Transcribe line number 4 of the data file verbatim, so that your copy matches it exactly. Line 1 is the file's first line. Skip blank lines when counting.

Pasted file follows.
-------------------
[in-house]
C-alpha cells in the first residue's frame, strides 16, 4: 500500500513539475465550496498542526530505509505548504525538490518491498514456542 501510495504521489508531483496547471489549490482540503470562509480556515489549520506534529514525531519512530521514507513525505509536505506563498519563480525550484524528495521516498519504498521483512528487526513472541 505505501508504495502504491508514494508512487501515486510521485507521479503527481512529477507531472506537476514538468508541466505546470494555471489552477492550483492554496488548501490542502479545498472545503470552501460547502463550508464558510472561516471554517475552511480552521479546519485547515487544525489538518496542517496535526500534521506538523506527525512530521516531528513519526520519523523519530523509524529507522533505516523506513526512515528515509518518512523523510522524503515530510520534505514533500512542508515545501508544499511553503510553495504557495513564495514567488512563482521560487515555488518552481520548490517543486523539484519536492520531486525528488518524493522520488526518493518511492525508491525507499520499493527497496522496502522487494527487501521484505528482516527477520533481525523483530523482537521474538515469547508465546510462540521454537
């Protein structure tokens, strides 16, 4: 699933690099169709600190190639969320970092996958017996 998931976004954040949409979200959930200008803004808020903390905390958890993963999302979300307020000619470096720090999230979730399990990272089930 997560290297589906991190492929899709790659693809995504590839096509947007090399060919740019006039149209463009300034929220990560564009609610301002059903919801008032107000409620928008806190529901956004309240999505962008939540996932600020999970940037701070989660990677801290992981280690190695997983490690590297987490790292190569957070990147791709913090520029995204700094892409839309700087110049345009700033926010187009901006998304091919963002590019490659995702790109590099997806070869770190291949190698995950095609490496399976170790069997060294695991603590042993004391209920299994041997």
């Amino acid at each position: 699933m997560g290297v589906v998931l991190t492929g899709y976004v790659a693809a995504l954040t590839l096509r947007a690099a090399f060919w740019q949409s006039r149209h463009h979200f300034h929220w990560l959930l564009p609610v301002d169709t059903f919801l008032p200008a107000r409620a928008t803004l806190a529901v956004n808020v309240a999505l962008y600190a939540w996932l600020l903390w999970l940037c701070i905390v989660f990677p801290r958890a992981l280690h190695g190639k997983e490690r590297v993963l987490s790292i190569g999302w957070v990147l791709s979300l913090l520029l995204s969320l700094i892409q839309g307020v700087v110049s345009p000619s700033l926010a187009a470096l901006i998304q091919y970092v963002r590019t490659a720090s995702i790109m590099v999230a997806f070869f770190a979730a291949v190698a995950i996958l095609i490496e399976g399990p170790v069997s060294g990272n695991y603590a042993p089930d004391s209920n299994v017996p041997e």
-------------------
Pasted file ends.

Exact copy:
């Amino acid at each position: 699933m997560g290297v589906v998931l991190t492929g899709y976004v790659a693809a995504l954040t590839l096509r947007a690099a090399f060919w740019q949409s006039r149209h463009h979200f300034h929220w990560l959930l564009p609610v301002d169709t059903f919801l008032p200008a107000r409620a928008t803004l806190a529901v956004n808020v309240a999505l962008y600190a939540w996932l600020l903390w999970l940037c701070i905390v989660f990677p801290r958890a992981l280690h190695g190639k997983e490690r590297v993963l987490s790292i190569g999302w957070v990147l791709s979300l913090l520029l995204s969320l700094i892409q839309g307020v700087v110049s345009p000619s700033l926010a187009a470096l901006i998304q091919y970092v963002r590019t490659a720090s995702i790109m590099v999230a997806f070869f770190a979730a291949v190698a995950i996958l095609i490496e399976g399990p170790v069997s060294g990272n695991y603590a042993p089930d004391s209920n299994v017996p041997e």